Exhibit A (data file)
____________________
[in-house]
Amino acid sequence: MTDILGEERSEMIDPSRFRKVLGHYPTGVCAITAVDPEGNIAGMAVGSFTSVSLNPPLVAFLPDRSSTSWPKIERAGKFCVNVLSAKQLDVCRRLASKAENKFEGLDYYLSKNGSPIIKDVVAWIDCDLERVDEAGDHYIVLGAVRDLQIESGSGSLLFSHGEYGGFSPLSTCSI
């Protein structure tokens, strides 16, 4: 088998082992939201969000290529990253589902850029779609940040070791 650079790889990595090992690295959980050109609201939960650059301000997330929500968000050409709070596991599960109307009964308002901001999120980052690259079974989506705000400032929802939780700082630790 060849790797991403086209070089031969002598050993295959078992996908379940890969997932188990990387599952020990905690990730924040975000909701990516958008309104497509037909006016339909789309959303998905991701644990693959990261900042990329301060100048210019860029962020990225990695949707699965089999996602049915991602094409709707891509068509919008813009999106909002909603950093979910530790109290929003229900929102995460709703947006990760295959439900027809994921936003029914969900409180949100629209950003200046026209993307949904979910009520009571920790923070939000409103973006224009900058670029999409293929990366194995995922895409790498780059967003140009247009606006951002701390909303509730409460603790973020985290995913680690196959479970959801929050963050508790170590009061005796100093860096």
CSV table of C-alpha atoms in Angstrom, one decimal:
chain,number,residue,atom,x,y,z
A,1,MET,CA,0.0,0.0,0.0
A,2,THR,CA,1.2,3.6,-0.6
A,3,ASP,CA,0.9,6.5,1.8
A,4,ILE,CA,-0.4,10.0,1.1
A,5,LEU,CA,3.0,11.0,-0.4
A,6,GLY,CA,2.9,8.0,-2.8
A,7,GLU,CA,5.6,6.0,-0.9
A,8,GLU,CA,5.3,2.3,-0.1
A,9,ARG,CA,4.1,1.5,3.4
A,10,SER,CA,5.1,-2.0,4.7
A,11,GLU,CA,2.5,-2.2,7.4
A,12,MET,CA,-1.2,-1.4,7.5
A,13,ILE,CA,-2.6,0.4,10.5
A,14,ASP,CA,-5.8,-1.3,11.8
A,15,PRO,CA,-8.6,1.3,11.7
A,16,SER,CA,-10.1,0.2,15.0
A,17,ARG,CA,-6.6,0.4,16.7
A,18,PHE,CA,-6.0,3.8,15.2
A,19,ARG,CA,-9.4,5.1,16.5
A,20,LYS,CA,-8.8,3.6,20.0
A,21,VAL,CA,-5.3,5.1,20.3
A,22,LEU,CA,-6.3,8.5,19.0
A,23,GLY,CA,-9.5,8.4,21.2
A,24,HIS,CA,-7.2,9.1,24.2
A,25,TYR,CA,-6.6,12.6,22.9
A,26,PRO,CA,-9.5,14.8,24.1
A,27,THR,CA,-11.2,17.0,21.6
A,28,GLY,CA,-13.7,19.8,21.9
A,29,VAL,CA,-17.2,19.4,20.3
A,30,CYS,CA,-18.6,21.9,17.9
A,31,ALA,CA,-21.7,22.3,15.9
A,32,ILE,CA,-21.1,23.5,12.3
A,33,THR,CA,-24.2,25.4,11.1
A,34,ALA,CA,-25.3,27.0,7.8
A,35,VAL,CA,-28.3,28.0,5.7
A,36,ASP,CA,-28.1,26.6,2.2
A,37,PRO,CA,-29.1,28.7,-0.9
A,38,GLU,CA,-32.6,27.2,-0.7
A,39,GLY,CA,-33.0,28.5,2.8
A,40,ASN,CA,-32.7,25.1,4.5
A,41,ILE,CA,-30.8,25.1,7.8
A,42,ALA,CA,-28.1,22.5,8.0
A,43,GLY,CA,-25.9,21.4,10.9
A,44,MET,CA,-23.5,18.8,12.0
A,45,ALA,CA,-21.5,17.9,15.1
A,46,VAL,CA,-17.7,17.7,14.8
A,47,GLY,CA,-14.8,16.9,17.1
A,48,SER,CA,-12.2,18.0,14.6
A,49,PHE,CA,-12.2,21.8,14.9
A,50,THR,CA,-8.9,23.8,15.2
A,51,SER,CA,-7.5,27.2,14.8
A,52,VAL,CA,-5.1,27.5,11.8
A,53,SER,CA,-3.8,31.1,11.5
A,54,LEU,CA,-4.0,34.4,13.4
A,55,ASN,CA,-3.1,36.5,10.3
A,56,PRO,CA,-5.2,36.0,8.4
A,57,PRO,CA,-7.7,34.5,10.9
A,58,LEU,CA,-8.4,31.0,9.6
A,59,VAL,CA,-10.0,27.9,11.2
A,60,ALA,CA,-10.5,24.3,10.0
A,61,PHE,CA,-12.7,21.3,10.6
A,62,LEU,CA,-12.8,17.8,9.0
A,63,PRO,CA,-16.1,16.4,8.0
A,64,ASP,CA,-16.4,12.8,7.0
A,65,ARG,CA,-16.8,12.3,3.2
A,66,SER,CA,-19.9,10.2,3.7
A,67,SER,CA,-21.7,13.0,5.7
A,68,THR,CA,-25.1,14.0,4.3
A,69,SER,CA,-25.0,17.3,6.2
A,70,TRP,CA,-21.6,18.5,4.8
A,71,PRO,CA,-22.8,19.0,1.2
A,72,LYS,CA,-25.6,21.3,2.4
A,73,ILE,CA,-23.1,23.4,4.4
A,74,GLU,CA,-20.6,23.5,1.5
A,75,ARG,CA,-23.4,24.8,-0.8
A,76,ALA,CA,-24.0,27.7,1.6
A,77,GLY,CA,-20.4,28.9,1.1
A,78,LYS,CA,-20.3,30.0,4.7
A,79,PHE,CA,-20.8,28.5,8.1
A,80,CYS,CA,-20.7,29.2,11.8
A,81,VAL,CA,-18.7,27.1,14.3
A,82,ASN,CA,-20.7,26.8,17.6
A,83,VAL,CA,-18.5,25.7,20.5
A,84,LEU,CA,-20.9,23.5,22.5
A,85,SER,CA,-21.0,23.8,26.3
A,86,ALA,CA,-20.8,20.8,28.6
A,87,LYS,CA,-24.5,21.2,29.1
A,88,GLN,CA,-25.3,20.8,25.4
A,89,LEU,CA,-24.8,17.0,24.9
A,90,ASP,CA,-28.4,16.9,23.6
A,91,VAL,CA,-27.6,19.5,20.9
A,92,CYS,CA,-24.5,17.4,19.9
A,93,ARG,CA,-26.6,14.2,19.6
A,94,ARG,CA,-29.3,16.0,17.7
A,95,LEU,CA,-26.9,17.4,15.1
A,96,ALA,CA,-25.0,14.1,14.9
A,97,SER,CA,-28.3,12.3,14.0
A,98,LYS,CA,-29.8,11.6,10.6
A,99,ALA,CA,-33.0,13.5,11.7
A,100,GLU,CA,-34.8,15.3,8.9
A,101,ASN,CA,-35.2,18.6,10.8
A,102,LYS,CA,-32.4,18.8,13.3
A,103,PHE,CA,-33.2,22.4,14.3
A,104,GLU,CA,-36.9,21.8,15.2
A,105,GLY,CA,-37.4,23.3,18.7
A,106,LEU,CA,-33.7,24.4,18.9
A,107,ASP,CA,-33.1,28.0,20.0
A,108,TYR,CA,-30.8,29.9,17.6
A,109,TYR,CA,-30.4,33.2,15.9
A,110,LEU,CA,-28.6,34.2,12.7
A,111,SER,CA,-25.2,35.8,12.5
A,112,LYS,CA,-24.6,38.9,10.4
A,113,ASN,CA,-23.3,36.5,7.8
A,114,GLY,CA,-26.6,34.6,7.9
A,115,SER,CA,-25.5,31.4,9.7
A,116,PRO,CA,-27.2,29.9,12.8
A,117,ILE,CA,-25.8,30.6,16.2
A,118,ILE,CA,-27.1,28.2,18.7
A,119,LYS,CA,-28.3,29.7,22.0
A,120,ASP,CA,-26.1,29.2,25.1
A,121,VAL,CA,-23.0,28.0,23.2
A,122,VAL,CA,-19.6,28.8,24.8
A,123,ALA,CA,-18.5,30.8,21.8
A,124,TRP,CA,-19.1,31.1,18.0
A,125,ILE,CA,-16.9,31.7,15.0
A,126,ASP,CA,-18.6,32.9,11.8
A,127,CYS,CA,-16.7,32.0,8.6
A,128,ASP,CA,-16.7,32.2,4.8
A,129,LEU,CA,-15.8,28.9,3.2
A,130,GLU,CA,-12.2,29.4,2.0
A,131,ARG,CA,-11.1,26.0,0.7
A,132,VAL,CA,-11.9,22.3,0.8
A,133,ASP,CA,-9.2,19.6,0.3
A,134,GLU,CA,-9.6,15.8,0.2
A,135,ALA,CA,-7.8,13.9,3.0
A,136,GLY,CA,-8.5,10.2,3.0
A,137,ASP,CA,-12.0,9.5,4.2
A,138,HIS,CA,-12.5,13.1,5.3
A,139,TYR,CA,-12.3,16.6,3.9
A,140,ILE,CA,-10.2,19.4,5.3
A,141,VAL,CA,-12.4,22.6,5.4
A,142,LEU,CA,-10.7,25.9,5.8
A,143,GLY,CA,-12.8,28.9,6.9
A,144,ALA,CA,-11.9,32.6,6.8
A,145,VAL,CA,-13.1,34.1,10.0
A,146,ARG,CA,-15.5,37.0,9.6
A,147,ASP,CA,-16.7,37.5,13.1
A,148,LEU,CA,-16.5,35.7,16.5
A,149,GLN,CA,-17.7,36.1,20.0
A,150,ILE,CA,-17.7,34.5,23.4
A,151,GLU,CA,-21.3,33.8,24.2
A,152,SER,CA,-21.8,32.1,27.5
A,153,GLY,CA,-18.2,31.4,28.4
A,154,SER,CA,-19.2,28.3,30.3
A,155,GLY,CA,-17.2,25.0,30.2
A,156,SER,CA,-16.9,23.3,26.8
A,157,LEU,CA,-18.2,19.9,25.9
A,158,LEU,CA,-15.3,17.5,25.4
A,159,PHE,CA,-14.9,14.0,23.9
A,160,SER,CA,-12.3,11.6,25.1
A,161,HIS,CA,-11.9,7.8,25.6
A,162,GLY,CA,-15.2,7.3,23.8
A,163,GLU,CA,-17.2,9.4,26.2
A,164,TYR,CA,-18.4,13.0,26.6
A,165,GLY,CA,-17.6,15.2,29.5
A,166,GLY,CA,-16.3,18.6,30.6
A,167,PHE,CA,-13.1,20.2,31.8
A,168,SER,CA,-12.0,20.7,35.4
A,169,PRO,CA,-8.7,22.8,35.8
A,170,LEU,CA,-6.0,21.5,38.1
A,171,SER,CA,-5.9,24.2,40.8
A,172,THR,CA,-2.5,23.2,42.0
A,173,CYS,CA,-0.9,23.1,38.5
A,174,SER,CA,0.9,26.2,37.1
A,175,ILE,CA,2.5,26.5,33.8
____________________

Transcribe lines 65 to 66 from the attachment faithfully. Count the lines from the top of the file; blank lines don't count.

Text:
A,60,ALA,CA,-10.5,24.3,10.0
A,61,PHE,CA,-12.7,21.3,10.6